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Android 4.2.2 finally coming to Verizon's Galaxy Nexus

First update for 4G LTE Nexus mobe in six months

SANS - Survey on application security programs

Owners of Verizon's 4G LTE version of the Samsung Galaxy Nexus handset may soon receive an update to the latest version of Android, weeks after other Galaxy Nexus devices received it and fully six months after the Verizon model got its last official update.

Twitter user @WinDroidGuy was the first to spot the update package on Monday, which so far is only available as a downloadable Zip file that must be flashed to the device by hand.

Android devices with the "Nexus" designation are considered Google's flagship handsets. As such, they're generally the first to be upgraded to the most recent version of the OS.

In the case of the Galaxy Nexus, however, that has really only been true for the GSM/HSPA+ version of the device. Verizon has earned itself a reputation for being slower than any other carrier to test and deploy Android updates, and its version of the Galaxy Nexus now lags well behind the others.

Owners of GSM/HSPA+ Galaxy Nexus mobes began receiving updates to Android 4.2.2 "Jelly Bean" in February, and Sprint's version of the device has been on 4.2.1 since January. But Verizon's version has been stuck on Android 4.1.1 since the last time it received any kind of official update, way back in September 2012.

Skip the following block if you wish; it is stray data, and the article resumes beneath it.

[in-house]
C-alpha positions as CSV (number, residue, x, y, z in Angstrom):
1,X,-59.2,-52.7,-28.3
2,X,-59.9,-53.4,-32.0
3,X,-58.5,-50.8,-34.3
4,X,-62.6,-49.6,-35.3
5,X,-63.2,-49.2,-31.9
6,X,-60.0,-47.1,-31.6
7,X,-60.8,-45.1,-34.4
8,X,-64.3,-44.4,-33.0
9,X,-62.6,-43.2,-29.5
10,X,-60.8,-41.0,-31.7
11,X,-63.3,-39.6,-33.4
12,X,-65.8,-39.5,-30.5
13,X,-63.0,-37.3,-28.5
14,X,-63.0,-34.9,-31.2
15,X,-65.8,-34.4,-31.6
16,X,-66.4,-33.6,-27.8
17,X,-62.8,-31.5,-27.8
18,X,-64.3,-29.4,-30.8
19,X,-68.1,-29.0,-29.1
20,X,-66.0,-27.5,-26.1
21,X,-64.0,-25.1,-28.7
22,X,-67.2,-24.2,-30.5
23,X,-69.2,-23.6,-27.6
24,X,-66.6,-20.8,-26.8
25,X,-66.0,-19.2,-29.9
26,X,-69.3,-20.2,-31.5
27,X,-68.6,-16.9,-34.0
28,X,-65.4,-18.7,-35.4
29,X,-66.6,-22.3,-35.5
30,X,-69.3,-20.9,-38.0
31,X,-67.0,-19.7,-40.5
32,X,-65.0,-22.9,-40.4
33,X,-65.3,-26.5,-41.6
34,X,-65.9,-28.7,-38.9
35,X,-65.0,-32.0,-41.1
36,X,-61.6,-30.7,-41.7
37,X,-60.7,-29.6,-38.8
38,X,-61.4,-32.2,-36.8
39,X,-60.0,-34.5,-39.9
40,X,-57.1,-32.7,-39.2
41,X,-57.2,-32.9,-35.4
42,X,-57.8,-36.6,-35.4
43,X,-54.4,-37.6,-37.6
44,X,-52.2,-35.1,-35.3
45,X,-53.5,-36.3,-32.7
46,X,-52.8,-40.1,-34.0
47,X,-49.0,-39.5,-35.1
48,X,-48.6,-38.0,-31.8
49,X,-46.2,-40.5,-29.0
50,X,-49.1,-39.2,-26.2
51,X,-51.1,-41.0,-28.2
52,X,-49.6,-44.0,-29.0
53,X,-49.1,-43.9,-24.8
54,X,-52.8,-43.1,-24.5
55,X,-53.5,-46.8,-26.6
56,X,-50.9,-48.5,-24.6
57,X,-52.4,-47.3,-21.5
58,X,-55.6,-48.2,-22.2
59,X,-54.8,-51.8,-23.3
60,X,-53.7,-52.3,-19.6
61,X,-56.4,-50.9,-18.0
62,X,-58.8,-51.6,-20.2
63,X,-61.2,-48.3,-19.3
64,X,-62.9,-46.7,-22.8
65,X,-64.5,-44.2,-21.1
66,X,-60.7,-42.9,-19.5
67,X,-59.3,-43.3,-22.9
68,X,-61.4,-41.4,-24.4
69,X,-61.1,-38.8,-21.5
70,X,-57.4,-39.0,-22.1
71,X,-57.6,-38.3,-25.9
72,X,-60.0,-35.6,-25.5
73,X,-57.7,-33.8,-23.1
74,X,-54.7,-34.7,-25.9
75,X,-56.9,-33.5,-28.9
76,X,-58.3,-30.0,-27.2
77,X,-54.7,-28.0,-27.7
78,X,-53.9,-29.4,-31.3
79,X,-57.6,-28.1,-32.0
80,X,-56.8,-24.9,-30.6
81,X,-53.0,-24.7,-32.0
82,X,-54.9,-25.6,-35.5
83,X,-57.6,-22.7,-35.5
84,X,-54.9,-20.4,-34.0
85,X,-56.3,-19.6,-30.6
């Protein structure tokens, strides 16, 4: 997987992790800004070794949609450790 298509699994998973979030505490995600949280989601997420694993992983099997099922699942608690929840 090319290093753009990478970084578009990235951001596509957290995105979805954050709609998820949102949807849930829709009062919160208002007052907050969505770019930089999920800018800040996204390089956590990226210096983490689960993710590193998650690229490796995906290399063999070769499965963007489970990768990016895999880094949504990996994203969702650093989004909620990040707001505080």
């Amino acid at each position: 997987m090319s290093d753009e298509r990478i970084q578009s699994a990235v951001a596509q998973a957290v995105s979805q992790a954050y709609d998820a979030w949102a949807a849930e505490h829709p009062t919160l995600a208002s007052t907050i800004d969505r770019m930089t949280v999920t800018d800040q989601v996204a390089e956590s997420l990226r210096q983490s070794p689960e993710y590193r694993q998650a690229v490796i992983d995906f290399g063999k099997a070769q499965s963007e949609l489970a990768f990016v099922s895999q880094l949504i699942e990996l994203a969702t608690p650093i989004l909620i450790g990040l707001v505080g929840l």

That's a shame, since Verizon's Galaxy Nexus has been the only Nexus device so far to support 4G LTE connectivity. But from the look of things, owners of the devices won't have to wait much longer to get up to date.

The new update package discovered on Monday brings Verizon Galaxy Nexus phones on par with the GSM/HSPA+ versions, bumping the OS version to Jelly Bean 4.2.2 with the same kernel version number as the 4.2.2 updates for other devices.

The package is an incremental update, not a full ROM image, so to install it you'll need to be running the official, stock version of the most recent 4.1.1 ROM for the Verizon Galaxy Nexus. Detailed instructions on how to flash the device are available from various sources around the web.

If you don't feel comfortable flashing your own phone, on the other hand, you may just want to wait for Verizon to push the update over the air (OTA). The carrier has made no public statement about the update, but the fact that it exists at all suggests that it's currently in testing and will probably be made available OTA in the coming weeks.

Don't expect many more updates after this one, however. Verizon discontinued its version of the Galaxy Nexus in January, and so far it hasn't picked up Google's replacement, the Nexus 4, either. ®

SANS - Survey on application security programs

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